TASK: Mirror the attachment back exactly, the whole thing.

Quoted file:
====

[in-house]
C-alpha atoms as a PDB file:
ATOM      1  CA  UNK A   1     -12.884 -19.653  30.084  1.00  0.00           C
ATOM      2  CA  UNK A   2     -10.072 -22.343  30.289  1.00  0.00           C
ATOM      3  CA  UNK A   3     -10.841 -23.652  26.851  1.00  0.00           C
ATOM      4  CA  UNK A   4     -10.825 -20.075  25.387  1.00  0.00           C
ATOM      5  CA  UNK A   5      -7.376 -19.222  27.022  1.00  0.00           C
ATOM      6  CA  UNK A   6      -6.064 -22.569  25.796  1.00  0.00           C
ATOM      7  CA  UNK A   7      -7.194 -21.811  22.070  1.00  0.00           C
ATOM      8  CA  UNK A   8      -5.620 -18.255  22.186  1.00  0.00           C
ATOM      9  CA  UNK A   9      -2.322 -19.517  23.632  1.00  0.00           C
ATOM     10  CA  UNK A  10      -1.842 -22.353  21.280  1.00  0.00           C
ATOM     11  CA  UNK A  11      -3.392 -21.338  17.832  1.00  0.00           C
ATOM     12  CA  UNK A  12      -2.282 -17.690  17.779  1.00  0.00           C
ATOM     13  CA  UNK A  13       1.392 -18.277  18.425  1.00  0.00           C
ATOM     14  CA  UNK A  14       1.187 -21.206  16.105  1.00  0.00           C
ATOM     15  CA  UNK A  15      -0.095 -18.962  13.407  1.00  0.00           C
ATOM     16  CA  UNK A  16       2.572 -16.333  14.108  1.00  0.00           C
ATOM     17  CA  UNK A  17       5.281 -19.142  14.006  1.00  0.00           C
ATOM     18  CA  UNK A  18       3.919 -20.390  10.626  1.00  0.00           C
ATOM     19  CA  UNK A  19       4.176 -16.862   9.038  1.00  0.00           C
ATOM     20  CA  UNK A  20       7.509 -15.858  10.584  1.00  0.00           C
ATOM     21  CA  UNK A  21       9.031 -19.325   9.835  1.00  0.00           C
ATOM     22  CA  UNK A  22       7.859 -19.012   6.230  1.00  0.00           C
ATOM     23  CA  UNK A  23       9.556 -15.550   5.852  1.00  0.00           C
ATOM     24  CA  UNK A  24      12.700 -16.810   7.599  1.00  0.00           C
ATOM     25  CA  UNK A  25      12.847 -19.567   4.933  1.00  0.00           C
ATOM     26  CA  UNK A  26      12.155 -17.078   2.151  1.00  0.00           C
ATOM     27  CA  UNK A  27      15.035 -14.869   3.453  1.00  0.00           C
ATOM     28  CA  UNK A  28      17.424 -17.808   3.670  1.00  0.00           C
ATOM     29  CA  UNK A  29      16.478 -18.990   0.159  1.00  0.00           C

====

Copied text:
[in-house]
C-alpha atoms as a PDB file:
ATOM      1  CA  UNK A   1     -12.884 -19.653  30.084  1.00  0.00           C
ATOM      2  CA  UNK A   2     -10.072 -22.343  30.289  1.00  0.00           C
ATOM      3  CA  UNK A   3     -10.841 -23.652  26.851  1.00  0.00           C
ATOM      4  CA  UNK A   4     -10.825 -20.075  25.387  1.00  0.00           C
ATOM      5  CA  UNK A   5      -7.376 -19.222  27.022  1.00  0.00           C
ATOM      6  CA  UNK A   6      -6.064 -22.569  25.796  1.00  0.00           C
ATOM      7  CA  UNK A   7      -7.194 -21.811  22.070  1.00  0.00           C
ATOM      8  CA  UNK A   8      -5.620 -18.255  22.186  1.00  0.00           C
ATOM      9  CA  UNK A   9      -2.322 -19.517  23.632  1.00  0.00           C
ATOM     10  CA  UNK A  10      -1.842 -22.353  21.280  1.00  0.00           C
ATOM     11  CA  UNK A  11      -3.392 -21.338  17.832  1.00  0.00           C
ATOM     12  CA  UNK A  12      -2.282 -17.690  17.779  1.00  0.00           C
ATOM     13  CA  UNK A  13       1.392 -18.277  18.425  1.00  0.00           C
ATOM     14  CA  UNK A  14       1.187 -21.206  16.105  1.00  0.00           C
ATOM     15  CA  UNK A  15      -0.095 -18.962  13.407  1.00  0.00           C
ATOM     16  CA  UNK A  16       2.572 -16.333  14.108  1.00  0.00           C
ATOM     17  CA  UNK A  17       5.281 -19.142  14.006  1.00  0.00           C
ATOM     18  CA  UNK A  18       3.919 -20.390  10.626  1.00  0.00           C
ATOM     19  CA  UNK A  19       4.176 -16.862   9.038  1.00  0.00           C
ATOM     20  CA  UNK A  20       7.509 -15.858  10.584  1.00  0.00           C
ATOM     21  CA  UNK A  21       9.031 -19.325   9.835  1.00  0.00           C
ATOM     22  CA  UNK A  22       7.859 -19.012   6.230  1.00  0.00           C
ATOM     23  CA  UNK A  23       9.556 -15.550   5.852  1.00  0.00           C
ATOM     24  CA  UNK A  24      12.700 -16.810   7.599  1.00  0.00           C
ATOM     25  CA  UNK A  25      12.847 -19.567   4.933  1.00  0.00           C
ATOM     26  CA  UNK A  26      12.155 -17.078   2.151  1.00  0.00           C
ATOM     27  CA  UNK A  27      15.035 -14.869   3.453  1.00  0.00           C
ATOM     28  CA  UNK A  28      17.424 -17.808   3.670  1.00  0.00           C
ATOM     29  CA  UNK A  29      16.478 -18.990   0.159  1.00  0.00           C